Nevertheless, Anthology Film Archives has managed to round up over two dozen intersections of Cage, cinema, video, and television. In the festival’s opener, From Zero (1995), comprising four shorts, director Frank Scheffer bravely tries to adapt Cage’s aleatory techniques to film. 19 Questions is a chance-determined interview with Cage where he plays beat-the-clock by giving himself a strict number of seconds to discuss everything from Zen to Octavio Paz—it’s a rather charming portrait, with Cage chuckling at his own aphorisms. The chance-operation editing and filming of a performance of the Cage piece Fourteen is probably no more or less interesting than straight footage would be, but certainly more self-conscious; Ed Wood probably created a better, unintentional homage to Cage in the visual non sequiturs of Glen or Glenda. Paying Attention grows quickly tiresome in its distortion of image and sound in another interview with Cage, while Overpopulation and Art‘s random landscape shots again neither add nor subtract from the two Cage pieces on the soundtrack. Indeed, the best audio-visual answer to Cage’s music in the series is a 1960 chance meeting between Cage (as a contestant) and Zsa Zsa Gabor (as a panelist) on the long-forgotten game show I’ve Got a Secret.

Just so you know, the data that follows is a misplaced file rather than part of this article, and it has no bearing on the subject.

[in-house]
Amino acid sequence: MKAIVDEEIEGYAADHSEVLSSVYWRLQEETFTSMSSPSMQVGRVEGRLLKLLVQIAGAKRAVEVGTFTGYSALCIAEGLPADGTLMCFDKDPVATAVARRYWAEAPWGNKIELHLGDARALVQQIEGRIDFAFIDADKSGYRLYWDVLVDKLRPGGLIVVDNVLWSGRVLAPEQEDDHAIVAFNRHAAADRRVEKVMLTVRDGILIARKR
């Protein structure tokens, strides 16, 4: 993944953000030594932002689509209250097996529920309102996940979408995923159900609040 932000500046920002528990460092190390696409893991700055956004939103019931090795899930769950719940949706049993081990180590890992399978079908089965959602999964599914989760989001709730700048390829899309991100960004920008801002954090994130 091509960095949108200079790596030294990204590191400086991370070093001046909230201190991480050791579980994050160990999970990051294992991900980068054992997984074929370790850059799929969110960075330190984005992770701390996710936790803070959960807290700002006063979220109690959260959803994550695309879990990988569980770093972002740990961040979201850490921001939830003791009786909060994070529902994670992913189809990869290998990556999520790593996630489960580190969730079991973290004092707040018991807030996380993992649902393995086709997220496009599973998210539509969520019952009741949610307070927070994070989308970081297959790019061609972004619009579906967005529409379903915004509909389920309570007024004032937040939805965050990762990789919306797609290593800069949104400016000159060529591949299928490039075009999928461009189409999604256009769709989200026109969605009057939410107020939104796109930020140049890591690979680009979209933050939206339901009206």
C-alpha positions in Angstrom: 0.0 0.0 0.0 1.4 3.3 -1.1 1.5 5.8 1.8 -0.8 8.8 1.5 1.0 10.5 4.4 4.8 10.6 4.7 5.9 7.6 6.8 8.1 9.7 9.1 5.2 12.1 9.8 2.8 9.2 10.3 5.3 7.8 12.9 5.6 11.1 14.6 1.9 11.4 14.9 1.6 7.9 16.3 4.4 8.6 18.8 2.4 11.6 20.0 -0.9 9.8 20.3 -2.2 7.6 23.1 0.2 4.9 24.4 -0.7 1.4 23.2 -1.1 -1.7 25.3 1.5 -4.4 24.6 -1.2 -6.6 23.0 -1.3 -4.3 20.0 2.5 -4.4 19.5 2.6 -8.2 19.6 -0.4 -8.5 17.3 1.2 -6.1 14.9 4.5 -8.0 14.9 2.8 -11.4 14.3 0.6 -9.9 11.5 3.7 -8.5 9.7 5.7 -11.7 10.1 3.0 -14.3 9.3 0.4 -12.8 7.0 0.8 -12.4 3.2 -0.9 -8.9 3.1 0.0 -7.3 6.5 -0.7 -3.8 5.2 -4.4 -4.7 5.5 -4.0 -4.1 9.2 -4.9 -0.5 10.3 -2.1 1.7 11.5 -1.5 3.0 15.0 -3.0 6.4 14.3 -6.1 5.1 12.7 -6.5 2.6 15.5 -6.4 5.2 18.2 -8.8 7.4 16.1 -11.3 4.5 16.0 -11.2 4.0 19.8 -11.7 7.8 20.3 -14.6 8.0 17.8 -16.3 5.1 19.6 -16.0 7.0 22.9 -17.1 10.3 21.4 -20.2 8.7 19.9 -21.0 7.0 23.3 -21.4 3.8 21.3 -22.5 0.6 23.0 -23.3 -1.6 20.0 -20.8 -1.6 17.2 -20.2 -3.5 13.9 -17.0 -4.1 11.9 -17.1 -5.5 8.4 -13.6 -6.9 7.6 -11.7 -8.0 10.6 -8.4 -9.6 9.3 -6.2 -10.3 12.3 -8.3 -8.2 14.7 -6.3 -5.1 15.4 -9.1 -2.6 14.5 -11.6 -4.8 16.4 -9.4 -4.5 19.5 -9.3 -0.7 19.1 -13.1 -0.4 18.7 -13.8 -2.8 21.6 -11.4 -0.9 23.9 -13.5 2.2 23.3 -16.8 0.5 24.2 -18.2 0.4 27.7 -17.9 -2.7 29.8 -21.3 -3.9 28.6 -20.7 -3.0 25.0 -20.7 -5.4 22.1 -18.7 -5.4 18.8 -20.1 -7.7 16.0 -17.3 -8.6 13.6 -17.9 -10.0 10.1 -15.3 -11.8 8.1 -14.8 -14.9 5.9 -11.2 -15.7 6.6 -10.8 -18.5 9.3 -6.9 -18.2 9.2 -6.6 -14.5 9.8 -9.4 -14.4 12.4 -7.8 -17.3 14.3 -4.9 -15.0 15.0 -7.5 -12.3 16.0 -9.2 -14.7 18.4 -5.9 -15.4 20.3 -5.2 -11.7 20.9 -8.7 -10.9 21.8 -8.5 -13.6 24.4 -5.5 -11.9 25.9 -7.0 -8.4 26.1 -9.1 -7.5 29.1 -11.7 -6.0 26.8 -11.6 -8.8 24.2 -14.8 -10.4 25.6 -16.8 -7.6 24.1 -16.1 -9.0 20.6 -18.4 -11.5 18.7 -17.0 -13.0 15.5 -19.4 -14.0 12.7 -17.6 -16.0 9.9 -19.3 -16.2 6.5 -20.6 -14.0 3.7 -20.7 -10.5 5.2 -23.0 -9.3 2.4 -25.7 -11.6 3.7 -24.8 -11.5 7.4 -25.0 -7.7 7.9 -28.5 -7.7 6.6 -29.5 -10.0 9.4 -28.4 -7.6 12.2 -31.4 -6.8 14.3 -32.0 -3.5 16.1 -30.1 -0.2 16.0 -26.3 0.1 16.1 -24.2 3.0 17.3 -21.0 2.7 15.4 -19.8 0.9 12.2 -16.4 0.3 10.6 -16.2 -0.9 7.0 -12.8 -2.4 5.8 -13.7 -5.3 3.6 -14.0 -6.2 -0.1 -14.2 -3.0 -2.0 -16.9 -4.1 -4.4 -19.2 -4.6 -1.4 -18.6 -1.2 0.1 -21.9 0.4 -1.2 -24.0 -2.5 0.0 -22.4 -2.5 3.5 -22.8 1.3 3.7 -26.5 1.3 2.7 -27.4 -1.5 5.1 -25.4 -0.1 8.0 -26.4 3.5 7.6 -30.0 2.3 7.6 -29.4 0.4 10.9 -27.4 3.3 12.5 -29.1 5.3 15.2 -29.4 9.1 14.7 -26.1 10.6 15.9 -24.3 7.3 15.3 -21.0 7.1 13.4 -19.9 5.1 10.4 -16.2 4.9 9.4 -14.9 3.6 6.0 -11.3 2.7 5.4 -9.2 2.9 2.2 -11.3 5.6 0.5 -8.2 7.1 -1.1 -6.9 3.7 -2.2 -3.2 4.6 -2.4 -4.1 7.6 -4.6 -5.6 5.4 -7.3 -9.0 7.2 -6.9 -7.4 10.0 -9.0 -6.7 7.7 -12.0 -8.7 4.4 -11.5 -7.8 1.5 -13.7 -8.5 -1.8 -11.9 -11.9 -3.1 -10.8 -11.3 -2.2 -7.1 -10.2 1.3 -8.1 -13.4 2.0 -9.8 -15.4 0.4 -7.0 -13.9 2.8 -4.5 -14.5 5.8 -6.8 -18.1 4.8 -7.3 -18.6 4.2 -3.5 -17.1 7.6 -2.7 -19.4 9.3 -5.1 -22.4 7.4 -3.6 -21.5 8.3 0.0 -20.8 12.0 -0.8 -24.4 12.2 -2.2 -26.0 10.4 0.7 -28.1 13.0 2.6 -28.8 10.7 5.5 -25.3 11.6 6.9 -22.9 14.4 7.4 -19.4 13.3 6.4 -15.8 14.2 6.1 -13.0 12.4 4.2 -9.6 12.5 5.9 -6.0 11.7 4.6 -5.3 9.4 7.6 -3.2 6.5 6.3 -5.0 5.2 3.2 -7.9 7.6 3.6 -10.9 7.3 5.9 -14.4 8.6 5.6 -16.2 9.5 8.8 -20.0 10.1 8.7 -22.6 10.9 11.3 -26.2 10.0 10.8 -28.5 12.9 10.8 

More attractive are the documentaries about the works themselves. A little-seen gem is Jackie Raynal’s 1963 film of a Merce Cunningham/Cage performance in Paris, shot on stolen film stock with the Maysles brothers’ equipment. Variations V (1965-66) presents another Cunningham/Cage performance that incorporates films by Stan Vanderbeek, video by Nam June Paik, gizmos by Robert Moog, and rare appearances by classic new-music heroes David Tudor, James Tenney, and Gordon Mumma—a vital document of a first-generation Happening in full flower. HPSCHD shows an early ’90s restaging of another Happening, rendered poignant by Cage’s absence from the festivities but also illustrating how his ideas and pieces have taken on a life of their own.

Alan Licht performs in a live concert of John Cage music at Anthology on January 22.


Oh No, There Goes Tokyo: Science-Fiction Punks Rock Japan

Sci-fi punks like Tokyo’s Guitar Wolf and Polysics know that for a generation of Japanese youth hopped up on popcorn and Pocky flavor sticks, gore and camp are always just a commercial away. And as the kids know, running for one’s life isn’t as important as what’s playing on the iPod when doing so.

Tokyo’s legendary punkabilly trio Guitar Wolf believe that red-blooded rock and roll can save the planet. In Wild Zero, their camp horror movie released in 2000, wannabe rocker Ace rescues the band from a backstage brawl. Afterward they help him save Tokyo from a pack of voracious undead souls (zombified by who? Puffy Amiyumi?).